R.    Proclaim God’s marvelous deeds to all the nations.
or:
R.    Alleluia.
Announce his salvation, day after day.
Tell his glory among the nations;
    among all peoples, his wondrous deeds.
R.    Proclaim God’s marvelous deeds to all the nations.
or:
R.    Alleluia.
Say among the nations: The LORD is king.
He has made the world firm, not to be moved;
    he governs the peoples with equity.
R.    Proclaim God’s marvelous deeds to all the nations.
or:
R.    Alleluia.

Alleluia Jn 10:27

R. Alleluia, alleluia.
My sheep hear my voice, says the Lord;
I know them, and they follow me.
R. Alleluia, alleluia.

Gospel Jn 15:9-11

Jesus said to his disciples:
“As the Father loves me, so I also love you.
Remain in my love.
If you keep my commandments, you will remain in my love,
just as I have kept my Father’s commandments
and remain in his love.

“I have told you this so that
my joy might be in you and
your joy might be complete.”

– – –

Lectionary for Mass for Use in the Dioceses of the United States, second typical edition, Copyright © 2001, 1998, 1997, 1986, 1970 Confraternity of Christian Doctrine; Psalm refrain © 1968, 1981, 1997, International Committee on English in the Liturgy, Inc. All rights reserved. Neither this work nor any part of it may be reproduced, distributed, performed or displayed in any medium, including electronic or digital, without permission in writing from the copyright owner.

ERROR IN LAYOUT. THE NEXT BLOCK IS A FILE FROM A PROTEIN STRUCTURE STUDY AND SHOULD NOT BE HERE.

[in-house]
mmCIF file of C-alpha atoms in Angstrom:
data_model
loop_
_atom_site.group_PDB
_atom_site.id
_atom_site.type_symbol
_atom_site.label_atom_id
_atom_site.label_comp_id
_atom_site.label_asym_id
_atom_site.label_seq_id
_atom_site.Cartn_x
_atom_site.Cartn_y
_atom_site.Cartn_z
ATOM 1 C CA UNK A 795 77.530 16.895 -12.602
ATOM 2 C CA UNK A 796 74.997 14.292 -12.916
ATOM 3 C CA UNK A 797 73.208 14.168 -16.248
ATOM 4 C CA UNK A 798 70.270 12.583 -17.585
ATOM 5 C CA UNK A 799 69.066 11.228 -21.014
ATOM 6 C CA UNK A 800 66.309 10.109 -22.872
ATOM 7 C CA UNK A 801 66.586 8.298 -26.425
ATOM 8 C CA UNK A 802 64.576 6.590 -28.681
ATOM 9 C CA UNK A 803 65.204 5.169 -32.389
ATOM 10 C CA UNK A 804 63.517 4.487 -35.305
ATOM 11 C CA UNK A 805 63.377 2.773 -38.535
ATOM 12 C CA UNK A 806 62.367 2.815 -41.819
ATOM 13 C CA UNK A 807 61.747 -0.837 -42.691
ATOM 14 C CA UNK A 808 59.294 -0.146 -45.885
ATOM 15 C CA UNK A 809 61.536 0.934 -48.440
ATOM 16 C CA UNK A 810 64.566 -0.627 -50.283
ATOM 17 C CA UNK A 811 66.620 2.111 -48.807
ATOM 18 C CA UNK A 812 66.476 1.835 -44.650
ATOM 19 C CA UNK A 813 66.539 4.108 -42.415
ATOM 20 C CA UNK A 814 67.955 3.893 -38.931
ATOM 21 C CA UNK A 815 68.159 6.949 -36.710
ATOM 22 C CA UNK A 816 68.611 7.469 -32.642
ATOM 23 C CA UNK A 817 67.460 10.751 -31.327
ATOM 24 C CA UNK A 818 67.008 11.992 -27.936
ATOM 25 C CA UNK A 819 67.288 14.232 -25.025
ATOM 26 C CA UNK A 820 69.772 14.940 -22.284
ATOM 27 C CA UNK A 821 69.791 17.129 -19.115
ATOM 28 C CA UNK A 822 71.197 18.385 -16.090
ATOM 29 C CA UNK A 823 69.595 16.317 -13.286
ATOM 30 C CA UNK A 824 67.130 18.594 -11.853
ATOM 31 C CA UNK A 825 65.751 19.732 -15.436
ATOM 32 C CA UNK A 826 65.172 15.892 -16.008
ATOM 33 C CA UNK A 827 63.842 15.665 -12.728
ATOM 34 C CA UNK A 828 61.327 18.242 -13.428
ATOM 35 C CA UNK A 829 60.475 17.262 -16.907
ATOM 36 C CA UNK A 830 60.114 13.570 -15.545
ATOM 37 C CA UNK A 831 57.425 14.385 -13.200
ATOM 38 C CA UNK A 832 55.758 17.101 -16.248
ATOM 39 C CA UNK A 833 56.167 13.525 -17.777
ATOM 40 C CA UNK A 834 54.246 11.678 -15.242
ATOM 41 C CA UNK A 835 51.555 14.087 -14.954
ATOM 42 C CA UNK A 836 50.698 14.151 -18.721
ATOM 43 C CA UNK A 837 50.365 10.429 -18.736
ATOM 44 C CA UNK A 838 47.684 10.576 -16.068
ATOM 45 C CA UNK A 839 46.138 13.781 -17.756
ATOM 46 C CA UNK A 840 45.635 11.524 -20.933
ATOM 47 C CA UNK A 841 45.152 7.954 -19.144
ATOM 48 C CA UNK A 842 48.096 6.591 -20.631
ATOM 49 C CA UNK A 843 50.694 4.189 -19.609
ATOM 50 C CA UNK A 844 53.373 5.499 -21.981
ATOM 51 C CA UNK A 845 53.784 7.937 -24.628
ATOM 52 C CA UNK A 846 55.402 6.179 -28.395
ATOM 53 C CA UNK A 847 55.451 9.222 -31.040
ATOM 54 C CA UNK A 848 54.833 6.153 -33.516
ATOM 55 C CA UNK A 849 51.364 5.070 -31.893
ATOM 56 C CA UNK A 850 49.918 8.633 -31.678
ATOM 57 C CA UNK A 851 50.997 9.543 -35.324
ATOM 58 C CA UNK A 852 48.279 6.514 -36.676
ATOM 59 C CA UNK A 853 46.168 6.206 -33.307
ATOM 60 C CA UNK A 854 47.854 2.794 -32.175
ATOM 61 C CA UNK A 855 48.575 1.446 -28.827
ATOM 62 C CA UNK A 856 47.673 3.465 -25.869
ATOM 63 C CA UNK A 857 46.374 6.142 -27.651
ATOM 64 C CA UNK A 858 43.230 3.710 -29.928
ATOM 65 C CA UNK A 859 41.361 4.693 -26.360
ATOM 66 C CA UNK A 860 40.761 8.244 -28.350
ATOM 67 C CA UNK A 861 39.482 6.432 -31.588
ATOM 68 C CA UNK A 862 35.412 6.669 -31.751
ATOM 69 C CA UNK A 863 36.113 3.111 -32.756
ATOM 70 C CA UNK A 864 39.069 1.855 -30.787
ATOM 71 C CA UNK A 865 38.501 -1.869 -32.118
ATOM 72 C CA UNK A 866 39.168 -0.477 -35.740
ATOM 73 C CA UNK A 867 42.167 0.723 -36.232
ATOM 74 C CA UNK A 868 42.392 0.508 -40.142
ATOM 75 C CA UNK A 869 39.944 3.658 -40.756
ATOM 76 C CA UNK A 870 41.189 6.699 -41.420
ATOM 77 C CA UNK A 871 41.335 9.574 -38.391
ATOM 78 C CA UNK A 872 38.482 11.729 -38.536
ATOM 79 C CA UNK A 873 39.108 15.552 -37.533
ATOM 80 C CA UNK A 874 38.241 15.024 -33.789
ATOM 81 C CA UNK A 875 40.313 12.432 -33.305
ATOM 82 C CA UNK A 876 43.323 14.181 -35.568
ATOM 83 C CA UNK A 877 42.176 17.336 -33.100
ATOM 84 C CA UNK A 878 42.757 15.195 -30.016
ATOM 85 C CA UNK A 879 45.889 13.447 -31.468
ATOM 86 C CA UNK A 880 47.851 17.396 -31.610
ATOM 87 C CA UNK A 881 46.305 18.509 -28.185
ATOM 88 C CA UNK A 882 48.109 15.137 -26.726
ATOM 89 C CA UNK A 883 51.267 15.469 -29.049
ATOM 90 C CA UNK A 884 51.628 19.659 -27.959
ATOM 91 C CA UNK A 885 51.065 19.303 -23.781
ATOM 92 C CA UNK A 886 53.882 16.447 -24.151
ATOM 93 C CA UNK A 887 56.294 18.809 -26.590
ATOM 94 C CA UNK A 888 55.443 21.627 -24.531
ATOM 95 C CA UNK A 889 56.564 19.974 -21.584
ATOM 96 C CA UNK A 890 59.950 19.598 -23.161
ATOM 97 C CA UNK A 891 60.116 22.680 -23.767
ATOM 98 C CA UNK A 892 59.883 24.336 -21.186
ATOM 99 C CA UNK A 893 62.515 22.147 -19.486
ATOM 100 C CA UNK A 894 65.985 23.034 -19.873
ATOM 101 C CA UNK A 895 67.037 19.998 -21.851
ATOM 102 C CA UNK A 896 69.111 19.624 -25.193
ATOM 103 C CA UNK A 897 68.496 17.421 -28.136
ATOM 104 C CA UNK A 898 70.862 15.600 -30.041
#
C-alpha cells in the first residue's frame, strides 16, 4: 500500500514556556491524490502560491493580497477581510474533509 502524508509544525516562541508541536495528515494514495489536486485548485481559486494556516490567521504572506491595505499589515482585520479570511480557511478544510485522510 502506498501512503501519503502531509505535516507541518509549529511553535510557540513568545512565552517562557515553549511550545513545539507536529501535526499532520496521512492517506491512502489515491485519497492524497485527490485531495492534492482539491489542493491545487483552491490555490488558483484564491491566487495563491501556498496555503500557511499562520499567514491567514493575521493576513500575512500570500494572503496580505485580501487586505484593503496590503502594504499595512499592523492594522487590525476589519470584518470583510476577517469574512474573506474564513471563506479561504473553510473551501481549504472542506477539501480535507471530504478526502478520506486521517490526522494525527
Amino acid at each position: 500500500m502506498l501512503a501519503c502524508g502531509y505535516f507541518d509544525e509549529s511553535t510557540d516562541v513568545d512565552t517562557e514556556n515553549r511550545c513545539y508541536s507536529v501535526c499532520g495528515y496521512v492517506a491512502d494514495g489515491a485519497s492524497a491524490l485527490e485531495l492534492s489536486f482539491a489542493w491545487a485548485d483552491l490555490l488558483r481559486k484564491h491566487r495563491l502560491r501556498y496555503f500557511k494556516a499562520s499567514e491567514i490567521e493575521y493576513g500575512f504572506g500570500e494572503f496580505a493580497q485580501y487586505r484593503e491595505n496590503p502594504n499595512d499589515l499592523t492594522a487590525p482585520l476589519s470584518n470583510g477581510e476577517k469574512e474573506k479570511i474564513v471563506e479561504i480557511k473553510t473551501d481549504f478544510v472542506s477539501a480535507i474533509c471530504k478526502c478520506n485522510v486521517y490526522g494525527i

True Joy

How can we be happy? This seems like the question that has echoed through the ages. Everybody wants to be happy and wants to find the key to peace. Often we turn to worldly things for this happiness because we are given a glimpse of happiness when we receive material things. We turn to money, status, food, relationships, whatever we can in order to feel happiness for just a few moments.

But today in the Gospel we hear Jesus talk about joy instead of happiness. He says, “I have told you this so that my joy might be in you and your joy might be complete.”

So Jesus doesn’t seem super occupied with happiness, but instead with joy. What is the difference? I think if we truly look at it, happiness is an emotion that can come and go, but joy is a virtue that stays. What do I mean? Think of some of the martyrs who were joyful even during their death because they knew where they were going. They were able to live the virtue of joy even in the most “unhappy” of times. They did not let the world affect their virtue.

So we really should be asking how can we always have joy? The answer, of course, is given to us in the Gospel. We ask Jesus for it. He has perfect joy and wants to share it with us. He wants to give us this virtue that lasts even when it seems that we should be unhappy or broken or hurt or suffering.